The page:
Responding to the news that the Supreme Court of Belarus has in an unprecedented move decided to suspend and review the death sentences of Ihar Hershankou and Siamion Berazhnoy while their appeals are under consideration, Marie Struthers, Director of Amnesty International’s Eastern Europe and Central Asia Regional Office, said:
“This is a hugely significant and unprecedented decision for the only country in the region that has continued to execute people all these years. We are not aware of other cases where the Supreme Court of Belarus has suspended an execution.”
“We continue to monitor the case closely, but it gives us hope that after years of discussion on the death penalty Belarus is ready to walk the talk. We urge Belarus’ highest authorities to build on this development by immediately establishing a moratorium on executions and commuting all death sentences as first steps towards making Belarus death penalty-free.”
We urge Belarus’ highest authorities to build on this development by immediately establishing a moratorium on executions and commuting all death sentencesMarie Struthers, Director of Amnesty International’s Eastern Europe and Central Asia Regional Office
Since 1994 the Supreme Court of Belarus has upheld all convictions and death sentences that came before it and President Alyaksandr Lukashenka has only once granted clemency.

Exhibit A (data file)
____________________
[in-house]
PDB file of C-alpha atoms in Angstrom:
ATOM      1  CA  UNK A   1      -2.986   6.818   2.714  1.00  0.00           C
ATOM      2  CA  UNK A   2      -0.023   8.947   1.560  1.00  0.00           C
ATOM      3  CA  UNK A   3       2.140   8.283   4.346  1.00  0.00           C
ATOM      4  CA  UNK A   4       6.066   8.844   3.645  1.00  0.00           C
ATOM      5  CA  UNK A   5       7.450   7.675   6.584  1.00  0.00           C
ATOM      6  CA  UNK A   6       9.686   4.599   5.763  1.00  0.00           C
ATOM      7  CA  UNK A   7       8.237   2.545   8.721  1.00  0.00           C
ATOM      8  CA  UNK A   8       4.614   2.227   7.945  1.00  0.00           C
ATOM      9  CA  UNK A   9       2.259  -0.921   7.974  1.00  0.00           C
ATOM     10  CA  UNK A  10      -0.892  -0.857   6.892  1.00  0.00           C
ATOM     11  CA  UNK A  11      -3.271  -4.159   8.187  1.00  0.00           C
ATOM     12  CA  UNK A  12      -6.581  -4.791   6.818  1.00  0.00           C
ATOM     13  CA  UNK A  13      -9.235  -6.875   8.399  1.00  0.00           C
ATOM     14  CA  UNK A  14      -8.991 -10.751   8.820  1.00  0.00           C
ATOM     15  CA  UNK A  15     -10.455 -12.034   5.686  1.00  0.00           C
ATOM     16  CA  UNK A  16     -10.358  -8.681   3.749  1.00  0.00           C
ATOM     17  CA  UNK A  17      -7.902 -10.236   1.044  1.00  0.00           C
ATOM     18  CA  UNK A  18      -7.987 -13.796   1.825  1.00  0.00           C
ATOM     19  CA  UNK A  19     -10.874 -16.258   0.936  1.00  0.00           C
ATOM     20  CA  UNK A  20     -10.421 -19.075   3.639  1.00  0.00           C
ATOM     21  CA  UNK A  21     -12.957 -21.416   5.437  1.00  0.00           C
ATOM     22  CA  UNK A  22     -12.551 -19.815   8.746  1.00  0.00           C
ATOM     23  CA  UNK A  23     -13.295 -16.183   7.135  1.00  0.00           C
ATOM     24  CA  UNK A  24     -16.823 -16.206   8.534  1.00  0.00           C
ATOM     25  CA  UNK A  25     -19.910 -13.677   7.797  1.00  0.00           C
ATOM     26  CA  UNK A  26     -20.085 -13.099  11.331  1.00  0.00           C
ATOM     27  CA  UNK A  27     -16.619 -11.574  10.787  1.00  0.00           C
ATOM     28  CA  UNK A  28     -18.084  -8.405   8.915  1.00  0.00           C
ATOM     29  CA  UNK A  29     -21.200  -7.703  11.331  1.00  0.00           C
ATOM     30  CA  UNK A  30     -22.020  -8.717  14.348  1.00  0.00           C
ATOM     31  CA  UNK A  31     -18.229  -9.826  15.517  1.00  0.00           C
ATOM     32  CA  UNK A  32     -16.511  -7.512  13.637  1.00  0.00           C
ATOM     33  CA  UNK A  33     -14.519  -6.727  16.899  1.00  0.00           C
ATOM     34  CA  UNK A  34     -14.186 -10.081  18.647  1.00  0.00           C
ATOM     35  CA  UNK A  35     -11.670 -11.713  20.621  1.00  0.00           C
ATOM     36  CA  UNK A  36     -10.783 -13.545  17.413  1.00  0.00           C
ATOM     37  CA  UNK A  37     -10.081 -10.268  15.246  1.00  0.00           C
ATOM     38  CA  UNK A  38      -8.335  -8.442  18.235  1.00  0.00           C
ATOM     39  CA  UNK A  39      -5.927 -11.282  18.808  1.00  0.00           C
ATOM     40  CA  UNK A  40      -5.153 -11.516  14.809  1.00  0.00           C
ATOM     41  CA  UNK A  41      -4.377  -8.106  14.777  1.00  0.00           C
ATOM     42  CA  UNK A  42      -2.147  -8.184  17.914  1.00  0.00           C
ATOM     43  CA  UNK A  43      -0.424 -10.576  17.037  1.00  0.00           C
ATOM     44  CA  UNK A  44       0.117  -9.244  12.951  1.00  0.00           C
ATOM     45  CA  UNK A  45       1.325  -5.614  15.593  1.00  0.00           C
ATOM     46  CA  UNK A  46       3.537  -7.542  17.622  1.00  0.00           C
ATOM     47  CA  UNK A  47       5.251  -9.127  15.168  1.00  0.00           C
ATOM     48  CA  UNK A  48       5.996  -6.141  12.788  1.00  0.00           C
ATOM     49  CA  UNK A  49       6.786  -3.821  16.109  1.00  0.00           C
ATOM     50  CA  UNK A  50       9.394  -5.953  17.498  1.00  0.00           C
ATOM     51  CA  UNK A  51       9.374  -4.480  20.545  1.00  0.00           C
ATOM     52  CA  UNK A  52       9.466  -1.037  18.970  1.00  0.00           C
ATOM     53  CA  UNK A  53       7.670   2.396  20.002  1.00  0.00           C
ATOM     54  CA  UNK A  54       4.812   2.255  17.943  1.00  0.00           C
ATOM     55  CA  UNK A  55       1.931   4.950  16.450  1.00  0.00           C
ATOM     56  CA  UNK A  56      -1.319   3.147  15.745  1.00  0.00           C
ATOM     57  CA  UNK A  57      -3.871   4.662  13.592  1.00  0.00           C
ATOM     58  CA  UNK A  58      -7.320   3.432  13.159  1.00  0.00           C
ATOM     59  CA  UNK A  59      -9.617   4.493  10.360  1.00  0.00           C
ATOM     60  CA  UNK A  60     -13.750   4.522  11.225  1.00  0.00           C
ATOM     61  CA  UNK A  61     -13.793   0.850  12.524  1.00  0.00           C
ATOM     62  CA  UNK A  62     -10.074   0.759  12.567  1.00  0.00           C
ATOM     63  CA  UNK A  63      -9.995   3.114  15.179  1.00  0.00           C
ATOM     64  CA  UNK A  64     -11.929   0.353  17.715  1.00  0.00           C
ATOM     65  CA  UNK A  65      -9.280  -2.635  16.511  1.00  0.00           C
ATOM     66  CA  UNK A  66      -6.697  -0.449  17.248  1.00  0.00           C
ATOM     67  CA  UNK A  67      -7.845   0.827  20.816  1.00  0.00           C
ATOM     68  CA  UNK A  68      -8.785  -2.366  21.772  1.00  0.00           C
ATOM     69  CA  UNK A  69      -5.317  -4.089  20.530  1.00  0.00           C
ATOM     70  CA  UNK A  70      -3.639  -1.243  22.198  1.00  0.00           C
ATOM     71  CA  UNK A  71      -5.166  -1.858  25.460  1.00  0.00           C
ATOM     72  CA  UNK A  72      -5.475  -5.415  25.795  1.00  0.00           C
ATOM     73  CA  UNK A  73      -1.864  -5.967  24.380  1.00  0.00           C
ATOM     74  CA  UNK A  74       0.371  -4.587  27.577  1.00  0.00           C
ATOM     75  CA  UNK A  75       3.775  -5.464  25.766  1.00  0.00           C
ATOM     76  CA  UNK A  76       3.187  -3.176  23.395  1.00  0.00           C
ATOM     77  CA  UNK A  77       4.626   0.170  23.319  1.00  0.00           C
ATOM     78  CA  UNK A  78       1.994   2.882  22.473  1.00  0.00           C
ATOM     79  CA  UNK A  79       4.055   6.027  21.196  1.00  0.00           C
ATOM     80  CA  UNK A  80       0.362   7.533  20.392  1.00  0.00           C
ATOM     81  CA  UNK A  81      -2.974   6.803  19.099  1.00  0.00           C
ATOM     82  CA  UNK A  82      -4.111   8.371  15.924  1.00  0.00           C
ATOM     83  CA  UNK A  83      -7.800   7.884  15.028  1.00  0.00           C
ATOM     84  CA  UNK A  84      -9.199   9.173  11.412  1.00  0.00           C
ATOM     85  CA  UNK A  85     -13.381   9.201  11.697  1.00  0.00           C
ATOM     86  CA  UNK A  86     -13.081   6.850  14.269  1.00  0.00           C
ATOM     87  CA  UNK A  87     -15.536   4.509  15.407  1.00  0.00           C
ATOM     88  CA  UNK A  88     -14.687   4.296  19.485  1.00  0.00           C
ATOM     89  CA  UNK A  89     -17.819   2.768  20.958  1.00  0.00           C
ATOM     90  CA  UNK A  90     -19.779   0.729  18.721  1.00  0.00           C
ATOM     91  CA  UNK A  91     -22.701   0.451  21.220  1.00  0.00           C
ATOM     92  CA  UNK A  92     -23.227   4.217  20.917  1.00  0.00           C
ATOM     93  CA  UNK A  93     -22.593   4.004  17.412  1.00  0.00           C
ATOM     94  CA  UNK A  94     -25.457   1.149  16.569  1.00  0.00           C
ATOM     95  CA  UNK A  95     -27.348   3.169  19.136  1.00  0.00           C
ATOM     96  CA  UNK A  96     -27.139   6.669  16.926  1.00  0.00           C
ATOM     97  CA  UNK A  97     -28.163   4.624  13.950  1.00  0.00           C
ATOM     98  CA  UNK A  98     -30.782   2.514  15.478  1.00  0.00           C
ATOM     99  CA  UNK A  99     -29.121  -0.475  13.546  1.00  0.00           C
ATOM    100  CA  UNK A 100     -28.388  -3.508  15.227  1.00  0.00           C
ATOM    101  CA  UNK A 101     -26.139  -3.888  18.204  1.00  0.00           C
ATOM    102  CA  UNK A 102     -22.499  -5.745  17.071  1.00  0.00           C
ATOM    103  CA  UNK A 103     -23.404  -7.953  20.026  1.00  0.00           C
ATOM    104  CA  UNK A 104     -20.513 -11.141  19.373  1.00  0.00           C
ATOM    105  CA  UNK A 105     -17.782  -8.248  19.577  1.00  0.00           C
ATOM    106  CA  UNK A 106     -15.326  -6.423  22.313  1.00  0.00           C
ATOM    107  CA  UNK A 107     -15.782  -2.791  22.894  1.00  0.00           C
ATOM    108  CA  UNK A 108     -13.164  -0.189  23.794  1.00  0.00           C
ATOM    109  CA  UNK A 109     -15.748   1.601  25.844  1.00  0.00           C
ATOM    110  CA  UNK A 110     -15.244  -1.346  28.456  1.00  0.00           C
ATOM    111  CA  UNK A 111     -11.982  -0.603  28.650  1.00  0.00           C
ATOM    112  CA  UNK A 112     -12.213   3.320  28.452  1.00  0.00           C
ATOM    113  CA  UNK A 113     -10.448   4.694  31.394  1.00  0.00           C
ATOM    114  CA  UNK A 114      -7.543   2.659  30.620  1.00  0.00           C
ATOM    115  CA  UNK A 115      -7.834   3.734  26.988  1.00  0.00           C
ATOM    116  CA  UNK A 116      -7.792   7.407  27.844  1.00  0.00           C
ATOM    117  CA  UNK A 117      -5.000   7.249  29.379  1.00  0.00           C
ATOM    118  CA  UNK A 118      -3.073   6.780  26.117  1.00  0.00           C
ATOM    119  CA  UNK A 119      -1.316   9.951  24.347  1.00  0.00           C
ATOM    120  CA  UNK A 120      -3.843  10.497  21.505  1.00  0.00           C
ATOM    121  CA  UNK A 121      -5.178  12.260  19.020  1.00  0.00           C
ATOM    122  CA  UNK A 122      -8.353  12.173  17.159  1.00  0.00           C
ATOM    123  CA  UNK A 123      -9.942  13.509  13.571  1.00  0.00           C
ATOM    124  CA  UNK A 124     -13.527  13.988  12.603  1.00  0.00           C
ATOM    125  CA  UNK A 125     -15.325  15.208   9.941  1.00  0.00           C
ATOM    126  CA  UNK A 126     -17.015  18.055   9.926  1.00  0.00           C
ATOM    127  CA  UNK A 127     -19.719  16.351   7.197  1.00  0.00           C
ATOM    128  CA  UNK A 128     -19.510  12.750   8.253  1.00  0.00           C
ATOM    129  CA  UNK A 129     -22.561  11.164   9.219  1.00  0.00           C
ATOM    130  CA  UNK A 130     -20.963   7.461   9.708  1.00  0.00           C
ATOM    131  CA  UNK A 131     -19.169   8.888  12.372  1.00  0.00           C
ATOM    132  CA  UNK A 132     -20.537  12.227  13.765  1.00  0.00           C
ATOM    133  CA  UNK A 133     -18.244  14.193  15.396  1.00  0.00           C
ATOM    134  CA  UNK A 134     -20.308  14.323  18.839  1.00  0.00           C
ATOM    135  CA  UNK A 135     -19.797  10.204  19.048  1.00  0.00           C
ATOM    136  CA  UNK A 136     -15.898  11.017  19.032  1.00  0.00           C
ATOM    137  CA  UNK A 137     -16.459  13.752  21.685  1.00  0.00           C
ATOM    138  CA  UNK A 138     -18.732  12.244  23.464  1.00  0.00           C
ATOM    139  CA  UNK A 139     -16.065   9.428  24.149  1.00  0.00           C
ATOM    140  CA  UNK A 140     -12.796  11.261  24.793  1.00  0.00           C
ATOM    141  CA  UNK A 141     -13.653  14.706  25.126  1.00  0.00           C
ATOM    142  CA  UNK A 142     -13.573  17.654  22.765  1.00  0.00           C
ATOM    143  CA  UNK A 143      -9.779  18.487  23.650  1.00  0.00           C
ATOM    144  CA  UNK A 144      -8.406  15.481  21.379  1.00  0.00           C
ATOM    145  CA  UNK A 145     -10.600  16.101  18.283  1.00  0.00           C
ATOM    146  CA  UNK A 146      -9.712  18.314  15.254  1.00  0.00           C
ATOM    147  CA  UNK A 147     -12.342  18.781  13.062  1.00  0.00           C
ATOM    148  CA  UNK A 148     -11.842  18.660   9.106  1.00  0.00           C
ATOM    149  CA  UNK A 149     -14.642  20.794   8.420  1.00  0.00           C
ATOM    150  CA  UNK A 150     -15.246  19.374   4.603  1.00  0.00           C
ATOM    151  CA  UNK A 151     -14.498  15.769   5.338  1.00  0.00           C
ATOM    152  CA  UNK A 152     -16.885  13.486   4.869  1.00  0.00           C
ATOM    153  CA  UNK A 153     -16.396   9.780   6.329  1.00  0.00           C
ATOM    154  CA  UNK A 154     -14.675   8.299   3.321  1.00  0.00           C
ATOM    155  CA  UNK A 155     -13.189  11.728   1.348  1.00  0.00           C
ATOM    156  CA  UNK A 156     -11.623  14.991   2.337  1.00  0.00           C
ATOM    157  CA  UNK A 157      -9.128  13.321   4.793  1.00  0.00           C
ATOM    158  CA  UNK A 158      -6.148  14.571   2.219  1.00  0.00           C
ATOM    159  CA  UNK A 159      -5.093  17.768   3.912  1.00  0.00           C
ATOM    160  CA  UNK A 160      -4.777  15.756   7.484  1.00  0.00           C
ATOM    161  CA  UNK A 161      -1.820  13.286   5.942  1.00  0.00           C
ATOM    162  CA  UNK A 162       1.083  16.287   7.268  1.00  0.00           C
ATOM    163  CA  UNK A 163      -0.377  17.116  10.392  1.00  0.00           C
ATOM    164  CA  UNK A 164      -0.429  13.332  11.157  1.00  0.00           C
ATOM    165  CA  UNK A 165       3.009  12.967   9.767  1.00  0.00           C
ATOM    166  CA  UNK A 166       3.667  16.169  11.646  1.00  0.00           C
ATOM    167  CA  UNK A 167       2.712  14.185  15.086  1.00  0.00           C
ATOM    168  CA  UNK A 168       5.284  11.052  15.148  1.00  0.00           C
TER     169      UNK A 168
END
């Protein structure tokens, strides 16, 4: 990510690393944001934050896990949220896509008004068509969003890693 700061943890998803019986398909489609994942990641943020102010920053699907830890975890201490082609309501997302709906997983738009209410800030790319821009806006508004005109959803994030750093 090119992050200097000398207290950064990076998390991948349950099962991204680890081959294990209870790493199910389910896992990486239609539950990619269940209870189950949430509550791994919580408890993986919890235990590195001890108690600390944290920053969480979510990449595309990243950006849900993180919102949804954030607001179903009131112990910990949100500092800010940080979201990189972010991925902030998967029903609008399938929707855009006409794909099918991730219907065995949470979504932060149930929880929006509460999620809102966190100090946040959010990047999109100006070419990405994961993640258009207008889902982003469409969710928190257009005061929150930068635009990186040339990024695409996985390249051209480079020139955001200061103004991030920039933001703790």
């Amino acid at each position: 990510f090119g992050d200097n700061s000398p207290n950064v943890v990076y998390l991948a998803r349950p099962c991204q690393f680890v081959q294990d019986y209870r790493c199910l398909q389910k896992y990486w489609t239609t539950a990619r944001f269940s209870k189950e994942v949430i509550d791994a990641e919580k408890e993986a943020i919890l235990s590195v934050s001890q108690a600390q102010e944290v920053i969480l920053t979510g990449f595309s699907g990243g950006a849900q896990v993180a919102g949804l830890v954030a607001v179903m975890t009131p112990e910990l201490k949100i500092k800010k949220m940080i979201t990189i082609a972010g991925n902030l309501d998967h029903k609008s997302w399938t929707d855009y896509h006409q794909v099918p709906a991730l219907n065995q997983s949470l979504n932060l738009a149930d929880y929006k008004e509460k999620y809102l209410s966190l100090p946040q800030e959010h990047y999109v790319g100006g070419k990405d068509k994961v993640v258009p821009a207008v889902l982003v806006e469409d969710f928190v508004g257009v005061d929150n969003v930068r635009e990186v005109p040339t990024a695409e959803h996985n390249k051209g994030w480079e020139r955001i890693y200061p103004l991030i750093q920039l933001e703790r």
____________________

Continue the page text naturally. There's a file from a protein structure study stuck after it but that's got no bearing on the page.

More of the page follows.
Ihar Hershankou and Siamion Berazhnoy were convicted and sentenced to death by the Mahiliou Regional Court in eastern Belarus on 21 July 2017. They were found guilty of murdering six people between 2009 and 2015 with the aim of appropriating their property. Their convictions and death sentences were upheld by the Supreme Court on 20 December 2017 and the two men have since been at risk of imminent execution. Amnesty International has campaigned for their sentences to be commuted and for the President to introduce an immediate moratorium on executions with a view to abolishing the death penalty.
Despite continuing assurances from the Belarusian authorities that it is progressing toward a moratorium on the implementation of the death penalty, Belarus has shown a flagrant disdain for global and regional trends towards abolition. Amnesty International believes that the death penalty is the ultimate cruel, inhuman and degrading punishment, and a violation of the right to life as proclaimed in the Universal Declaration of Human Rights. As of today, 106 countries have fully abolished the death penalty in law and 142 are abolitionist in law or practice.